Pumpkin Grower Needs Some Help

A GREENER VIEW: My pumpkin vine only has a few small pumpkins on it.



Q: My pumpkin vine only has a few small pumpkins on it. It is too late this year, but what can I do next year to get better pumpkins?
A: Pumpkins, squash, cucumbers, melons, cantaloupes, watermelons and gourds are all vines that like hot weather and lots of water at the same time. Pumpkins like to stay well-watered. If the soil dries out too much between waterings, the vines will drop flowers and small developing fruit. Next season, plant them in a mound of compost or rotted manure. The organic matter will hold more water, and the mound will give them a larger area in which to grow their roots. Installing a drip irrigation system will also help.
Pumpkins and the other vines have separate male and female flowers. They often open on different days, and each flower only lasts for a day or two. This helps ensure cross-pollination from a different plant. It is best to plant several plants in a mound to allow for pollination, but if you are interested in big pumpkins and a plant does not have a pumpkin on it, you can remove it. This way the roots of the good plant will get more water.
Bees and other insects do the pollinating. If you must use insecticides that will harm these beneficial insects, do so in the cool of the evening when they are not active around the garden.
If you only have room for one vine, you will have to try the cross-pollination yourself. Each female flower has a large swelling at the base of the yellow petals. The male flowers grow on top of long stalks. Use a small kid’s paintbrush to collect some yellow pollen from the anthers of a male flower. Wipe the pollen on to the top of the pistil on the female flower. You will know if it was successful if in a few days, the base of the flower starts to enlarge. It was not successful if the female flower withers and falls off.
Late in the season, you should only allow one pumpkin to grow on the vine if you want one that will be large. Pumpkins will stop growing in early fall, and the vine will die at the first frost. If you want some small pumpkins for use as table decorations, go ahead and pollinate several flowers. Instead of all of the vine’s energy going into growing one larger pumpkin, it will be spread out among several smaller ones.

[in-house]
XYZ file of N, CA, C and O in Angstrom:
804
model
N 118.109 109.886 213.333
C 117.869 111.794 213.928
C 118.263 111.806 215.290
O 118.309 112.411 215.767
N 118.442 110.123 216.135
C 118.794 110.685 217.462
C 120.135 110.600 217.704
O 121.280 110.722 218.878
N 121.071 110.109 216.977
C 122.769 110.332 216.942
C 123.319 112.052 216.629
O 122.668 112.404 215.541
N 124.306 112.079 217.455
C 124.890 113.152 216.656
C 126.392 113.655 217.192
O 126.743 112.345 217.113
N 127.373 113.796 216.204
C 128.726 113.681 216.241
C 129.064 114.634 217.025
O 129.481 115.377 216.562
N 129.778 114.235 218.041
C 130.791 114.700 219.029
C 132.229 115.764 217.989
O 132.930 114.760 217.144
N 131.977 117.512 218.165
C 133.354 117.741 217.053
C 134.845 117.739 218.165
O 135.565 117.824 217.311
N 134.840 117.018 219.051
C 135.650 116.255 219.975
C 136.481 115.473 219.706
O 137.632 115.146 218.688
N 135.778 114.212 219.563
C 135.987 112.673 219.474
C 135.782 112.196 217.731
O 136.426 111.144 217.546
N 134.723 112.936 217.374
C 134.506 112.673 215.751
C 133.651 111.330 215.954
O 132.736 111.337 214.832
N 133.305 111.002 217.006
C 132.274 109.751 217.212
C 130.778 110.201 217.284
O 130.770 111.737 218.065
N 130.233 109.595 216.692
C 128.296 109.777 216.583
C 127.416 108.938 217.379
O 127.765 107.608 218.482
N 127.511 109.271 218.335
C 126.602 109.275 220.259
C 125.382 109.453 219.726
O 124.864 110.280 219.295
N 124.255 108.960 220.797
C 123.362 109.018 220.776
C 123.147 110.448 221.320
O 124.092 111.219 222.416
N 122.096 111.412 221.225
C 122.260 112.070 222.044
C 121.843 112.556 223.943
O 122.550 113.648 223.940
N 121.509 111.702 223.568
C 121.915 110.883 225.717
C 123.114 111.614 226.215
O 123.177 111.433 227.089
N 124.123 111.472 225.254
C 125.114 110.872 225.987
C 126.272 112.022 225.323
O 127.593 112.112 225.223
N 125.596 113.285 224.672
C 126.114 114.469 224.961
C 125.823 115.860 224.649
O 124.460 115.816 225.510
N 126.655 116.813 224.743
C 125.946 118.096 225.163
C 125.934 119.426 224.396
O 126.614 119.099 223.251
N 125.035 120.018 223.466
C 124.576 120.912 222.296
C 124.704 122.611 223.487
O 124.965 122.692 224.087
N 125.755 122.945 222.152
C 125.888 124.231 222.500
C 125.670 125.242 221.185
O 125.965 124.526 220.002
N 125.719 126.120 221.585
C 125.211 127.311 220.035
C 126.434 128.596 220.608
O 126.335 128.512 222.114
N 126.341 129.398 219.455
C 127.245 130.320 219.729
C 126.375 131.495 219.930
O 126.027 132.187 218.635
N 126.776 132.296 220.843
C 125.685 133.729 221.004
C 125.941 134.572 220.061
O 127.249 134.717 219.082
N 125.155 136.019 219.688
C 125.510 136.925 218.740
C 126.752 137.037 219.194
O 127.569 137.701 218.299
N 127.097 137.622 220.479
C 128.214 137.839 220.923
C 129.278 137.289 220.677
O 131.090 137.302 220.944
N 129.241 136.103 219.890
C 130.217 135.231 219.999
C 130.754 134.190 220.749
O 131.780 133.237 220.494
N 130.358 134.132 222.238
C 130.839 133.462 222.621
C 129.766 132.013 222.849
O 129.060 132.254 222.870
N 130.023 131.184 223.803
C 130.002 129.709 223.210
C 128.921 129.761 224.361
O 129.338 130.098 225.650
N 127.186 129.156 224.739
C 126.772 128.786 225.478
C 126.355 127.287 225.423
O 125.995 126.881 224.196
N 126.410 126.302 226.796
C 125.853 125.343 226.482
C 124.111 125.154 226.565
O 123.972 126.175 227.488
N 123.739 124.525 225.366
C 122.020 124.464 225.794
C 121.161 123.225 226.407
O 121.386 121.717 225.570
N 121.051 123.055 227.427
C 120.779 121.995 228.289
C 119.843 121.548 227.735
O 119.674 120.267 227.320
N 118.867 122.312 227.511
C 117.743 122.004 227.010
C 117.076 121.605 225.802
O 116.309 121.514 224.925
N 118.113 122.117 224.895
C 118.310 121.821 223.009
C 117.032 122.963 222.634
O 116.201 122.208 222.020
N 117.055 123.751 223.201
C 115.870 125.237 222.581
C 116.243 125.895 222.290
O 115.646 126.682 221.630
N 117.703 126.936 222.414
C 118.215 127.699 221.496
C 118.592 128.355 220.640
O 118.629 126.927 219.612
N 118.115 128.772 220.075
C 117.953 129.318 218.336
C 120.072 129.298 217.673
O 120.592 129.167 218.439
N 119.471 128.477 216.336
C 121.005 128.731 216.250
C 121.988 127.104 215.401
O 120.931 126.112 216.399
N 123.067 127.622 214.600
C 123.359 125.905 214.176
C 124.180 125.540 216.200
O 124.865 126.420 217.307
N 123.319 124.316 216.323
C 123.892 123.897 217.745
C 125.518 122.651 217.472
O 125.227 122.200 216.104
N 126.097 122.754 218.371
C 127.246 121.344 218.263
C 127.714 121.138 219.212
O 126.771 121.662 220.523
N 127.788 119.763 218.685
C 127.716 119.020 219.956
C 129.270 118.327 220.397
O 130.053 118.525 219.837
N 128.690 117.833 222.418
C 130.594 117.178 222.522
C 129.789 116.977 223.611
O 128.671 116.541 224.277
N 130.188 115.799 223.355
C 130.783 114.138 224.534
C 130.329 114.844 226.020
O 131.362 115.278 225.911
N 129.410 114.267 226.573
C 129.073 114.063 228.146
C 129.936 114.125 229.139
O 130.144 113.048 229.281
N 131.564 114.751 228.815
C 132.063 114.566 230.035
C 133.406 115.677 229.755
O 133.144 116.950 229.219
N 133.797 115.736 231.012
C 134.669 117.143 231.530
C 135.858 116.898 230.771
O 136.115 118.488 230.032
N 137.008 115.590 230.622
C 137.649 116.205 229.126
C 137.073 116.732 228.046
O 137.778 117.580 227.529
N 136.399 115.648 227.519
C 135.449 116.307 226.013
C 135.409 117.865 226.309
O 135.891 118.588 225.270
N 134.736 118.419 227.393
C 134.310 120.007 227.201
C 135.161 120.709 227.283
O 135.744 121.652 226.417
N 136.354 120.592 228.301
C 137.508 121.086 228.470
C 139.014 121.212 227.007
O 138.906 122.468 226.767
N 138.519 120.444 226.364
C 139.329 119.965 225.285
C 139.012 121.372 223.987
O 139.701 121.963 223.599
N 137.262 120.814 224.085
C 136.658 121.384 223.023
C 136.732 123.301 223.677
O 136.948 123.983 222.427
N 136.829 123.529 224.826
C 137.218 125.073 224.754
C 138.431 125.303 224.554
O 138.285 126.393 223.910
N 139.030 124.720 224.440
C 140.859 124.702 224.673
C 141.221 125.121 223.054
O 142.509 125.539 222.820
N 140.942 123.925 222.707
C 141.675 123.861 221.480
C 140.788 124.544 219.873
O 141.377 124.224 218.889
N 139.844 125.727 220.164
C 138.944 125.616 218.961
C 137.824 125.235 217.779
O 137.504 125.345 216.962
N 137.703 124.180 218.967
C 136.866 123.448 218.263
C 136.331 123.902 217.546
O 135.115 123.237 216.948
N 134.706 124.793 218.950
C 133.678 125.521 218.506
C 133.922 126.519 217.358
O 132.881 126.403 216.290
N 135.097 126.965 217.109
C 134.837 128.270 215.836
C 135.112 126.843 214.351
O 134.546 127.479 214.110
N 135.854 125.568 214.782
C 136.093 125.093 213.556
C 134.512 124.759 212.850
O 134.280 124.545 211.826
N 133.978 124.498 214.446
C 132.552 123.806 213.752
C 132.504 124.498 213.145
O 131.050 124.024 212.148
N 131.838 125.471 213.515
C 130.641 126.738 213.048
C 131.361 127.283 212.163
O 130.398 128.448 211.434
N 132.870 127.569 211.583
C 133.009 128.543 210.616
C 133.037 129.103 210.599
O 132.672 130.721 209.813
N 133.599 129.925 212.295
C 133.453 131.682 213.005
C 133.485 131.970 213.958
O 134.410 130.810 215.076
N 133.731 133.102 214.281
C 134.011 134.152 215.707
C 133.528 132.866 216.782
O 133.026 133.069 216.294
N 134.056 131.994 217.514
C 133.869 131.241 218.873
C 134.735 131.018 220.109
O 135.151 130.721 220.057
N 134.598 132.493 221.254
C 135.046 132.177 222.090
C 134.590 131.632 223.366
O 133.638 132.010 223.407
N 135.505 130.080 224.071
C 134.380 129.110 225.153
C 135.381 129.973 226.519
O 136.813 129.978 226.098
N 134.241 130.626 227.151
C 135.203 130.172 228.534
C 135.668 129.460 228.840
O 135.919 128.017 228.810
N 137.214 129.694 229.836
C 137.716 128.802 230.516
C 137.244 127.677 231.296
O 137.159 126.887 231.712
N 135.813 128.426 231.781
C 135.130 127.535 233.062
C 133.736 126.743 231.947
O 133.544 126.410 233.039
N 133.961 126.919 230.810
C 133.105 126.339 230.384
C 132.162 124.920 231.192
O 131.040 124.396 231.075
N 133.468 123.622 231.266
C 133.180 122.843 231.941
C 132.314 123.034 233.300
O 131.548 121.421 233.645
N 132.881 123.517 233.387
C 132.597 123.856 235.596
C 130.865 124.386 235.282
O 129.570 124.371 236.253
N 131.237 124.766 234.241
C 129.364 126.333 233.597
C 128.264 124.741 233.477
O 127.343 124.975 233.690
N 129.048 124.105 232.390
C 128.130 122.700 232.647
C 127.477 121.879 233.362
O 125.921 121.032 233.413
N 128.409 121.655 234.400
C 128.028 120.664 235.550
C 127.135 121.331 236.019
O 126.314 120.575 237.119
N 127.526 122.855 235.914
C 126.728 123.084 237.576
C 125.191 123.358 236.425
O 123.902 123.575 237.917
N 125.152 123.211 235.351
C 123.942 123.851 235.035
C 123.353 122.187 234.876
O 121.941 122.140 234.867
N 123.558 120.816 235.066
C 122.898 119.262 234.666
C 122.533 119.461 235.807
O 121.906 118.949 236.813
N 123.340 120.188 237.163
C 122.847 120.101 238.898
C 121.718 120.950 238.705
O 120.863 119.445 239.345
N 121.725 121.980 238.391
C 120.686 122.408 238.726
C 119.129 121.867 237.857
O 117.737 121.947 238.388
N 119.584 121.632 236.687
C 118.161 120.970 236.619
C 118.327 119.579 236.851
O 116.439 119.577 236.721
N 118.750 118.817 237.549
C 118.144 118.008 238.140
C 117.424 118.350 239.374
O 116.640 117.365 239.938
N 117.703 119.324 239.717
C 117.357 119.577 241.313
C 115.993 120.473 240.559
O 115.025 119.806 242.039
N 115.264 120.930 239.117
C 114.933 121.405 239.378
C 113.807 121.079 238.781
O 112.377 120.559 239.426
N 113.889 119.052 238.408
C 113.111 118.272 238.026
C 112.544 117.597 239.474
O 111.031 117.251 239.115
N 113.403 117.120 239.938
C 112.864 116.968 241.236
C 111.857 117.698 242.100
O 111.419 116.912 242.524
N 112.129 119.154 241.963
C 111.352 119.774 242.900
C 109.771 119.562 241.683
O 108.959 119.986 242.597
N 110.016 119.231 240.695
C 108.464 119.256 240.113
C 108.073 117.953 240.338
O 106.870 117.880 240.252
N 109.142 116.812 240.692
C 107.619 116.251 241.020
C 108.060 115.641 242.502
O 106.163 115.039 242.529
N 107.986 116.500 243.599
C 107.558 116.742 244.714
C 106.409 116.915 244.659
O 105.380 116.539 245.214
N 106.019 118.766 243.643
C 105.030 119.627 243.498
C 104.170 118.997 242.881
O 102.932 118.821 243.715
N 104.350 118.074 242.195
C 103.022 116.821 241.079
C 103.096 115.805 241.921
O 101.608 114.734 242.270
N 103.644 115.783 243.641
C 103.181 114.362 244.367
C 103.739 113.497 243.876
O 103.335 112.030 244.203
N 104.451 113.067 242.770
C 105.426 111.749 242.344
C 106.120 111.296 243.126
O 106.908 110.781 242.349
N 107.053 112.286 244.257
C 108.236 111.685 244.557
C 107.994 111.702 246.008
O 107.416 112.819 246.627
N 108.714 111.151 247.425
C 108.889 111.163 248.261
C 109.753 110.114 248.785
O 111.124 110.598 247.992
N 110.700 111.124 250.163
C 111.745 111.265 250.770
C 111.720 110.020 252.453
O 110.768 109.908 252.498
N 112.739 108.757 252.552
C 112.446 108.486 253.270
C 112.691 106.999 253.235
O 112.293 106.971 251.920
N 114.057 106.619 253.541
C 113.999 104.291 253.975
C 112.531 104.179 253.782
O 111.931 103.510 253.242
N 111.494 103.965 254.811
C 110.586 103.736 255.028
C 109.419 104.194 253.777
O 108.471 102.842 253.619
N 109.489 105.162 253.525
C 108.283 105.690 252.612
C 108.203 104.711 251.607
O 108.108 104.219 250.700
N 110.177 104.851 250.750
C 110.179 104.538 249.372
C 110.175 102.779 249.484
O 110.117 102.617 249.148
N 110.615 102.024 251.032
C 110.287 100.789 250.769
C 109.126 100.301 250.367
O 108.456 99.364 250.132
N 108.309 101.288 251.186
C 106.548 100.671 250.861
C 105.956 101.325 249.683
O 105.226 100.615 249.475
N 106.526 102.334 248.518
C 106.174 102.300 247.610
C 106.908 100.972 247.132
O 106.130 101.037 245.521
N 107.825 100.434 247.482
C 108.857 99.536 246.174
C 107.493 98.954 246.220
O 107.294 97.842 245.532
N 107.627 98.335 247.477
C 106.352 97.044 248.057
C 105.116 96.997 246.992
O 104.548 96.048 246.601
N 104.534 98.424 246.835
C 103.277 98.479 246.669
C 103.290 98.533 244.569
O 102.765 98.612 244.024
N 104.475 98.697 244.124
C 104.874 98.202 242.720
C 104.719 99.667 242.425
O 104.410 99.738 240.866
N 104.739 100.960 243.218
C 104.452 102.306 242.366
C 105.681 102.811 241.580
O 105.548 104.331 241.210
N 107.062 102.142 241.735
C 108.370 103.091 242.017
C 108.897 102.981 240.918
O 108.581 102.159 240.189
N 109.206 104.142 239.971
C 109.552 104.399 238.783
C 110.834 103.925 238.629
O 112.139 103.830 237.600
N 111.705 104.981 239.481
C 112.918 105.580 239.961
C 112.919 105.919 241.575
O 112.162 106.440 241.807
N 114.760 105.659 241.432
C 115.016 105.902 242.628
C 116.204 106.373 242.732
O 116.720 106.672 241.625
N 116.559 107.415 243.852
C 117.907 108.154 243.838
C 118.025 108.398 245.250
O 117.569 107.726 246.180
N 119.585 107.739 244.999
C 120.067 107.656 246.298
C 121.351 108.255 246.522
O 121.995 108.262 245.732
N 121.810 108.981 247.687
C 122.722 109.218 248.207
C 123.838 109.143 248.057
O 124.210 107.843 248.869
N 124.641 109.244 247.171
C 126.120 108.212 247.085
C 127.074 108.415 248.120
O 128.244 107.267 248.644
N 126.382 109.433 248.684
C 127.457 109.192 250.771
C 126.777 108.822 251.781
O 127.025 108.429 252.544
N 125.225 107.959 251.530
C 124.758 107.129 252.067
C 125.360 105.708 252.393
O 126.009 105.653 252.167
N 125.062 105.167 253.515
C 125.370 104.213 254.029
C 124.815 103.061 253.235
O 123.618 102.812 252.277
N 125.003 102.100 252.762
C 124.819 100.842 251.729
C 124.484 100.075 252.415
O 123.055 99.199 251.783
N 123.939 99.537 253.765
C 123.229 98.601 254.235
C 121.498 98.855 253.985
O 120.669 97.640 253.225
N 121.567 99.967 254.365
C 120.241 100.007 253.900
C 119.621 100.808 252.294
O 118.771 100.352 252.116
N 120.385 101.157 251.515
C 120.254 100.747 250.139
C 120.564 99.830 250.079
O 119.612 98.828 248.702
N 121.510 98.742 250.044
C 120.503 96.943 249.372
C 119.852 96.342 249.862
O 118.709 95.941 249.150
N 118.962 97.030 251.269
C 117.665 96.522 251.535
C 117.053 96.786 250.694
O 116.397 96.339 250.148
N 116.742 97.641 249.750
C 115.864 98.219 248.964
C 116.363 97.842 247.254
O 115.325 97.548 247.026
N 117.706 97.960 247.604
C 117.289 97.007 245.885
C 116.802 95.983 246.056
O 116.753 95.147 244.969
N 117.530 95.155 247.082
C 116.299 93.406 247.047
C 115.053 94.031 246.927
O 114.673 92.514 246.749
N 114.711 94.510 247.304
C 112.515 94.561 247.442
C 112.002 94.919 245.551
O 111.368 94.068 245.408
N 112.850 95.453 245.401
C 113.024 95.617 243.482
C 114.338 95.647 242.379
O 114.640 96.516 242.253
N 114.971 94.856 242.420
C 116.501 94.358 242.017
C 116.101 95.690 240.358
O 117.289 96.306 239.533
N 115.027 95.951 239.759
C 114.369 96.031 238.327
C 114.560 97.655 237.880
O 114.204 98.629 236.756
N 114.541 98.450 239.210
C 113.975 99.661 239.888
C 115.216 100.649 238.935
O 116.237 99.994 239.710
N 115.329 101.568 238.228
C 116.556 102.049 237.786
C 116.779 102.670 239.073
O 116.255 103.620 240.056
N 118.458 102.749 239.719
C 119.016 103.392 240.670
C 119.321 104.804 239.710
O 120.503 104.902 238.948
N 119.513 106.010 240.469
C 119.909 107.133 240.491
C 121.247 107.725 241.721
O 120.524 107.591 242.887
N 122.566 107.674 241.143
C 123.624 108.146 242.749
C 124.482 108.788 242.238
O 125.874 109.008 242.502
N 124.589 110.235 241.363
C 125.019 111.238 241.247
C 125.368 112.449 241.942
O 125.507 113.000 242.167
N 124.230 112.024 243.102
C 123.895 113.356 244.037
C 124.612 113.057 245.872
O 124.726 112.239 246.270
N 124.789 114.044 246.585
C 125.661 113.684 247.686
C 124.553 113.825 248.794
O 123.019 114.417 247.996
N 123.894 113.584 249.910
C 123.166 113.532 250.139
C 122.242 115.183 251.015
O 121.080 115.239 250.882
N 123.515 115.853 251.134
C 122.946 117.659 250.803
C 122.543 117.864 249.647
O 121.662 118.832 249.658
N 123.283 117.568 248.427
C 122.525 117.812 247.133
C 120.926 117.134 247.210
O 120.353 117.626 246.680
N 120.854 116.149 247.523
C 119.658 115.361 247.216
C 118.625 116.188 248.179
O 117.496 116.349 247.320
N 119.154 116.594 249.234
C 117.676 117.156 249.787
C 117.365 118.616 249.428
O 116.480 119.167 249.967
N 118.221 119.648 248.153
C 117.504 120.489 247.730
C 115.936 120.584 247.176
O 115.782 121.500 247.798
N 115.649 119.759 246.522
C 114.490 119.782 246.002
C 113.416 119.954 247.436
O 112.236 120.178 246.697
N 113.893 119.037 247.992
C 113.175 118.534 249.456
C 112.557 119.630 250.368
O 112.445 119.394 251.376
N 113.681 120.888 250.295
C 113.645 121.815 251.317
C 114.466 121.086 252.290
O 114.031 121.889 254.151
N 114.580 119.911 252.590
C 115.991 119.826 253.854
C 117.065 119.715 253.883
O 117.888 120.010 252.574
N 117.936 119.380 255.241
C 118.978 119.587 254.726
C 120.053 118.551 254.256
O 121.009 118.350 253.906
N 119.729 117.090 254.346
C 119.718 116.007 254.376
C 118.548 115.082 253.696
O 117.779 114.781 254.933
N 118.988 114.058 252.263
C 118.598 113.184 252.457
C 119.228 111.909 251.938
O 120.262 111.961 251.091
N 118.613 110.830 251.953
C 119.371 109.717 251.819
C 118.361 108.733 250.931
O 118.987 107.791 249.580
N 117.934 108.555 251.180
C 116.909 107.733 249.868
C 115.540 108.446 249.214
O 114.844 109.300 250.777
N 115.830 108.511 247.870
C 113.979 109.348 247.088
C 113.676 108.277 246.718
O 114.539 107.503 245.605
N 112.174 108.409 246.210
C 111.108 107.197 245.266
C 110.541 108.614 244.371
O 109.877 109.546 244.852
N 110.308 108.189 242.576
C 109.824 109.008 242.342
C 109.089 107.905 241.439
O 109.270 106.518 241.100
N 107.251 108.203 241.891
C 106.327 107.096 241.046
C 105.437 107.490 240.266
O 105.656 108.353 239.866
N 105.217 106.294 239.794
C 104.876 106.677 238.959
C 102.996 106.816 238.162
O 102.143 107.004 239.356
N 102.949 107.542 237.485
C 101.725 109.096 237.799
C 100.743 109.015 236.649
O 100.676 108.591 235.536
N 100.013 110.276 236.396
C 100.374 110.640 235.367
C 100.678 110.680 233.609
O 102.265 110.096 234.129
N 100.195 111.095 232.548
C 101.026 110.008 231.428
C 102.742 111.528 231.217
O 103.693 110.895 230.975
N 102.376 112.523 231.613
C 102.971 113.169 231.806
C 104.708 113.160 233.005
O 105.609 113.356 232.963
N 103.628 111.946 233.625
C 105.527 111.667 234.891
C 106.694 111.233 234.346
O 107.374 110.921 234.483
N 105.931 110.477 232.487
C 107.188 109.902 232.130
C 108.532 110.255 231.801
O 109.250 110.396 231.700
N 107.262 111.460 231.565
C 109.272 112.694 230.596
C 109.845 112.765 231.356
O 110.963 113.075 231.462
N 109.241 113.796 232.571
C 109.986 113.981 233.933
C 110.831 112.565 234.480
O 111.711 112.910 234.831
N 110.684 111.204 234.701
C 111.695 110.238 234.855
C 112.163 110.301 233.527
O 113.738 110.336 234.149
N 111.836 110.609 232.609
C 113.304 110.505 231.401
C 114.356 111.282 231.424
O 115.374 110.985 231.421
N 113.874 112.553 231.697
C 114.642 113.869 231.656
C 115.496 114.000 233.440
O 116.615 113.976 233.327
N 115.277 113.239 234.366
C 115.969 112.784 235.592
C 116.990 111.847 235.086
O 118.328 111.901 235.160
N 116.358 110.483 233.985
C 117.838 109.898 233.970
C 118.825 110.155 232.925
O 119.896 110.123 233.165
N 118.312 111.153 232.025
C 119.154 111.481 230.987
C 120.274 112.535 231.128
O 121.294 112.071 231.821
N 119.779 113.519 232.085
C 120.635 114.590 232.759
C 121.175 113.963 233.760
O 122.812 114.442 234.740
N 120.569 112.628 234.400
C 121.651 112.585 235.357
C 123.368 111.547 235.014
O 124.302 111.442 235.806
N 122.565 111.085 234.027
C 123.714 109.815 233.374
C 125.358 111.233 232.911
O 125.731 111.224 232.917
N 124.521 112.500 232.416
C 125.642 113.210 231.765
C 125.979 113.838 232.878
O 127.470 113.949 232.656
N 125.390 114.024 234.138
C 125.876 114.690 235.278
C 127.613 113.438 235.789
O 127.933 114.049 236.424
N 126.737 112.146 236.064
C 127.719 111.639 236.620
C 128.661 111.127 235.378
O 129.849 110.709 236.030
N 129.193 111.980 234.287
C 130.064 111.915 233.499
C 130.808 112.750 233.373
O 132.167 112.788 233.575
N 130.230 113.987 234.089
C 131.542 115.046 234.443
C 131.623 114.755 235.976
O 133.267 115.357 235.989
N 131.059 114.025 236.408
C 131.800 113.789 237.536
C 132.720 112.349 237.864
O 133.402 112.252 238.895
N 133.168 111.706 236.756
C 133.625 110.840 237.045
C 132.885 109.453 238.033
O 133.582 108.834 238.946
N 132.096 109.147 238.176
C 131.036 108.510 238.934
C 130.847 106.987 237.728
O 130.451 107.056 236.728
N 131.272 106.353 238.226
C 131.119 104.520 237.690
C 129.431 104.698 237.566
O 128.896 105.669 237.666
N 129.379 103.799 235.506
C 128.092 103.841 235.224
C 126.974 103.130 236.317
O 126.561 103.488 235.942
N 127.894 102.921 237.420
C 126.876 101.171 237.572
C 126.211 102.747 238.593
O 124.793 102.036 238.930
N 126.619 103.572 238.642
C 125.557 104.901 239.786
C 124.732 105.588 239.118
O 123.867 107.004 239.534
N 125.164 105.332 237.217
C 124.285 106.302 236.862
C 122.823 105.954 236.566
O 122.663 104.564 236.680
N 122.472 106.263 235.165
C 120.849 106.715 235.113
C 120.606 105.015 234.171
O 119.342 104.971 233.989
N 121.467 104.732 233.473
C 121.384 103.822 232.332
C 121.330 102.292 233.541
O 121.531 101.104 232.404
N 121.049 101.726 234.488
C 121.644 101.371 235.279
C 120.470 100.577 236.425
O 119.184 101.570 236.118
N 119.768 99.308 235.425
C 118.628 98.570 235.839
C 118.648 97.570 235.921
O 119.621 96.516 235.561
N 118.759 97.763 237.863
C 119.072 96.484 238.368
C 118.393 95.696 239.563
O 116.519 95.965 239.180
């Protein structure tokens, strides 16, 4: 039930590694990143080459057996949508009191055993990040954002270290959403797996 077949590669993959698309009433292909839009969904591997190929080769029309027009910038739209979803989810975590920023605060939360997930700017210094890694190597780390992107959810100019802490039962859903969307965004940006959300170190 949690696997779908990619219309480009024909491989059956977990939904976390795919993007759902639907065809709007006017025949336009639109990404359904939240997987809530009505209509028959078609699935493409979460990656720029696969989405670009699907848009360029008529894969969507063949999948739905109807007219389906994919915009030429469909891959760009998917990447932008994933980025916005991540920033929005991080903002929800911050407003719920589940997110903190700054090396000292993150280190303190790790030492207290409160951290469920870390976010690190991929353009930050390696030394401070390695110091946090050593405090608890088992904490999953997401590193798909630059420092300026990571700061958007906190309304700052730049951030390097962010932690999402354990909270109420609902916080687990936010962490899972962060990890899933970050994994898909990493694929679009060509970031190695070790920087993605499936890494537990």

Every year you will hear reports of how poor the pumpkin crop is, but there always seem to be plenty of extras in the farmers’ fields and in stores. This year, the hurricanes will be blamed for the crop shortage in the eastern states.
Pumpkins are a good source of vitamins and are good to eat. They are a variety of winter squash like butternut or acorn squash. Winter squash are left on the vine until they are mature, have a hard rind and are baked for eating. Summer squash are picked off the vine while still green, have a soft rind and can be eaten raw or cooked. They do not store well and are eaten fresh.
If you want to have a decorated pumpkin but also save it for later eating, you can use Tempera paint or markers to make your designs on the outside without cutting it open.
Small pumpkins can be eaten as a vegetable — steamed, boiled, or battered and fried. They can also be sliced and eaten raw with dip as an appetizer. The University of Illinois Extension “Pumpkins and More” website has information on how to select and cook fresh pumpkin. Besides the standard recipes for pumpkin nut bread and roasted pumpkin seeds, there are many other recipes, such as pumpkin cheesecake and pumpkin-apple soup.
Email questions to Jeff Rugg at To find out more about Jeff Rugg and read features by other Creators Syndicate writers and cartoonists, visit the Creators Syndicate website at


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